8-16-19 A new FDA-approved drug takes aim at a deadly form of tuberculosis
The antibiotic, paired with two others, works against highly drug-resistant TB. An especially dangerous type of tuberculosis may have met its match. The U.S. Food and Drug Administration announced August 14 that it has approved the antibiotic pretomanid to help tackle what’s called extensively drug-resistant tuberculosis. This form of the disease is resistant to at least four of the main TB drugs, and treatment often fails: Only around 34 percent of infected patients typically survive, the World Health Organization says. Becoming ill with this type of TB “can be a death sentence — until now,” says William Bishai, a tuberculosis researcher at the Johns Hopkins University School of Medicine, who was not involved in the drug’s development. The current treatment requires patients to take as many as eight antibiotics orally, and sometimes by injection, for 18 months or more. By contrast, the new antibiotic is paired with two other previously approved drugs, bedaquiline and linezolid, in a six-month course of pills. Ninety-five of 107 patients who had the highly resistant disease and took this drug regimen recovered, according to the TB Alliance, the nonprofit organization that developed pretomanid. The drug is only the third since the 1960s to be approved for tuberculosis, which is caused by Mycobacterium tuberculosis. Tuberculosis sickened an estimated 10 million people in 2017 (SN: 10/27/18, p. 15). Around 558,000 cases were multidrug-resistant, unresponsive to the two most powerful TB drugs (SN Online: 4/30/14). Of those cases, about 8.5 percent, or roughly 47,000, were extensively drug-resistant, according to WHO.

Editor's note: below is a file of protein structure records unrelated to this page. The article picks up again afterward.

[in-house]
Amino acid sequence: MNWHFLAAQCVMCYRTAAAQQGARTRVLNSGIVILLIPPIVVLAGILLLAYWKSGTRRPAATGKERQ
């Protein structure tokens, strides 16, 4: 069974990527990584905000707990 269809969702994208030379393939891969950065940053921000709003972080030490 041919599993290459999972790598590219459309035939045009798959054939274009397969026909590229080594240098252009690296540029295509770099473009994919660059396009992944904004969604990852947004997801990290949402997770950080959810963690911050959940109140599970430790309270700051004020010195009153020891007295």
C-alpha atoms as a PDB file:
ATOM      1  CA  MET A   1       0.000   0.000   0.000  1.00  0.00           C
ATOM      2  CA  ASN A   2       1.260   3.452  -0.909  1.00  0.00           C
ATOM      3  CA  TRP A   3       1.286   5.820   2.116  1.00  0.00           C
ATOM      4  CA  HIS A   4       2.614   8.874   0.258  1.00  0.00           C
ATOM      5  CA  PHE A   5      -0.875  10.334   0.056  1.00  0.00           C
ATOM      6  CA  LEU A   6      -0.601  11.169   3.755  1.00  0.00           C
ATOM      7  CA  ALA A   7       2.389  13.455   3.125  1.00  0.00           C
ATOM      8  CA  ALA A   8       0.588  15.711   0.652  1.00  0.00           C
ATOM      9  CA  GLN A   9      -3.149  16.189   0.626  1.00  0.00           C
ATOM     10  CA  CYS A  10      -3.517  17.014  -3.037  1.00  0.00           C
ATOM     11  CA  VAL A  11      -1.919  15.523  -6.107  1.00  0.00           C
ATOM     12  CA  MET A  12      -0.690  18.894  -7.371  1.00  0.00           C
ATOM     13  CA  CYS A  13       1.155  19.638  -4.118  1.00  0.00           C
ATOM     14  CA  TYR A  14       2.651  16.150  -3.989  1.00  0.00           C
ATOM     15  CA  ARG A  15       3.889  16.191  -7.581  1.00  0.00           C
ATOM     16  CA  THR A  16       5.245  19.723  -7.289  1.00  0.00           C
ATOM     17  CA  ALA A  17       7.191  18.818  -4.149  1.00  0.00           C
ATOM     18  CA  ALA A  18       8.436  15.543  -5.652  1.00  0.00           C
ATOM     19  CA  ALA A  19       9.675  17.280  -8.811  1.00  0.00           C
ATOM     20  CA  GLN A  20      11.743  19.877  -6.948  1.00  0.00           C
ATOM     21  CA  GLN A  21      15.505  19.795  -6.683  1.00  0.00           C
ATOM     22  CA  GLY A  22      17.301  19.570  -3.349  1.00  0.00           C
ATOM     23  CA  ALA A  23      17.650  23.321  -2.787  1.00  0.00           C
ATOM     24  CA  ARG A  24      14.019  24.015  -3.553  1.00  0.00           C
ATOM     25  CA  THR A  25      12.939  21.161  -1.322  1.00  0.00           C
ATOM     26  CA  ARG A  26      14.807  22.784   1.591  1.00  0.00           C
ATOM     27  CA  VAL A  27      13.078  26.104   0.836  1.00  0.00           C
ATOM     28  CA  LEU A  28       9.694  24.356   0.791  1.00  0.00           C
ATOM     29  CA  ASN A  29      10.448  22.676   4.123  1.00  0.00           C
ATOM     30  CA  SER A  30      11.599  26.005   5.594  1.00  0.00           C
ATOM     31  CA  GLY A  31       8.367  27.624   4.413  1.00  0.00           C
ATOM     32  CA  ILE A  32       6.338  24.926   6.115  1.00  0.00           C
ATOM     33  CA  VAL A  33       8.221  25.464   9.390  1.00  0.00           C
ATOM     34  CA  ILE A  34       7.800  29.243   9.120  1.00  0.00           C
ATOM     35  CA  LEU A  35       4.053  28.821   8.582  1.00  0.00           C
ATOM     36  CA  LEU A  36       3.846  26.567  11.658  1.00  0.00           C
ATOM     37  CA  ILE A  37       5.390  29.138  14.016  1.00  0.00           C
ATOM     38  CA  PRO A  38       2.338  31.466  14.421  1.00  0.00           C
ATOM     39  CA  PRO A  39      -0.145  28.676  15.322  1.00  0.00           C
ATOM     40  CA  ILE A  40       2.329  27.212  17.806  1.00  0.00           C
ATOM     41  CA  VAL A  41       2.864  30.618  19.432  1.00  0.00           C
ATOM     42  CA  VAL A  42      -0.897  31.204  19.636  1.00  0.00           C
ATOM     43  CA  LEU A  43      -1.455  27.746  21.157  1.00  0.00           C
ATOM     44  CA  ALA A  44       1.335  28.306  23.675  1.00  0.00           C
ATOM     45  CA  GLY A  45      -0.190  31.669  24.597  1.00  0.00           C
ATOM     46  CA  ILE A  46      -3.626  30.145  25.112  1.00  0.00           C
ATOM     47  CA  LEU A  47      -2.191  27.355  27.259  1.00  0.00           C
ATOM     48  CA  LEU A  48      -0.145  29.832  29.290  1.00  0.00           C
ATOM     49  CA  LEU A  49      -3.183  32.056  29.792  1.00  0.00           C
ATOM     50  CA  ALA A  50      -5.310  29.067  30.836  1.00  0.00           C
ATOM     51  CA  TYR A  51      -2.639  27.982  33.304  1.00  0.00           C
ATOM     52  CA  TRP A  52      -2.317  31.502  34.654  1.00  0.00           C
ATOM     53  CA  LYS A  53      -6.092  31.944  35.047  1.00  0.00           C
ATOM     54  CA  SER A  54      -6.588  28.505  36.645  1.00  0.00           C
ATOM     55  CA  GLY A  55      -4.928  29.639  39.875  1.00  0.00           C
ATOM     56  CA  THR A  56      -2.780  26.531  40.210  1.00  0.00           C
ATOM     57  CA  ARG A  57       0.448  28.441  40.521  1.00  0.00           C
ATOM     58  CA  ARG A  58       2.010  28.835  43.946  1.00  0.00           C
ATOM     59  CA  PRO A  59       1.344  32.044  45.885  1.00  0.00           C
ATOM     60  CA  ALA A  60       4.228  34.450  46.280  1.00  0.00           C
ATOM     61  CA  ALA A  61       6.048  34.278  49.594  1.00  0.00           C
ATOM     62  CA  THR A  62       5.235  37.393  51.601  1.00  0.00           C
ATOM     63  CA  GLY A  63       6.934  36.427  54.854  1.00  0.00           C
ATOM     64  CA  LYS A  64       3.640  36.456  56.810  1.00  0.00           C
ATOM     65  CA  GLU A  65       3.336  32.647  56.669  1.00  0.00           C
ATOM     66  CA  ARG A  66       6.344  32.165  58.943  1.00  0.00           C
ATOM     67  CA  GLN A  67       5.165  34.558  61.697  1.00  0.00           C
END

8-16-19 Alzheimer’s targets brain cells that help people stay awake
The new finding could fundamentally refocus dementia research. Alzheimer’s disease destroys command centers in the brain that keep people awake. That finding could explain why the disease often brings daytime drowsiness. Sleep problems can precede dementias, including Alzheimer’s, sometimes by decades. But the new result, described online August 12 in Alzheimer’s & Dementia, suggests that disordered sleeping isn’t just an early harbinger of Alzheimer’s. Instead, sleep trouble is “part of the disease,” says Lea Grinberg, a neuropathologist at the University of California, San Francisco. Grinberg and colleagues focused on the brain stem and a structure perched above it called the hypothalamus. Together, these parts of the nervous system oversee crucial jobs such as keeping people awake and paying attention. Though important, the brain stem and its neighbors have been largely overlooked in studies of dementia, Grinberg says. In particular, the researchers searched for evidence of tau, a protein that can form tangles inside nerve cells, in postmortem brains of people who died with Alzheimer’s disease. Three small regions of the hypothalamus and brain stem, all of which usually contain nerve cells that keep people awake during the day, were packed with tau, the team found. And two of the three areas had lost over 70 percent of their nerve cells, or neurons. These areas “are hit hard, and they are hit by tau,” Grinberg says. That destruction could be part of the reason people with Alzheimer’s disease often feel tired during the day, even if they slept the night before. Those results add credence to an idea that’s been circulating among Alzheimer’s researchers but hasn’t yet gained a lot of traction, says neuroscientist Bryce Mander of the University of California, Irvine: “You see tau in the brain stem, and you see it really early.”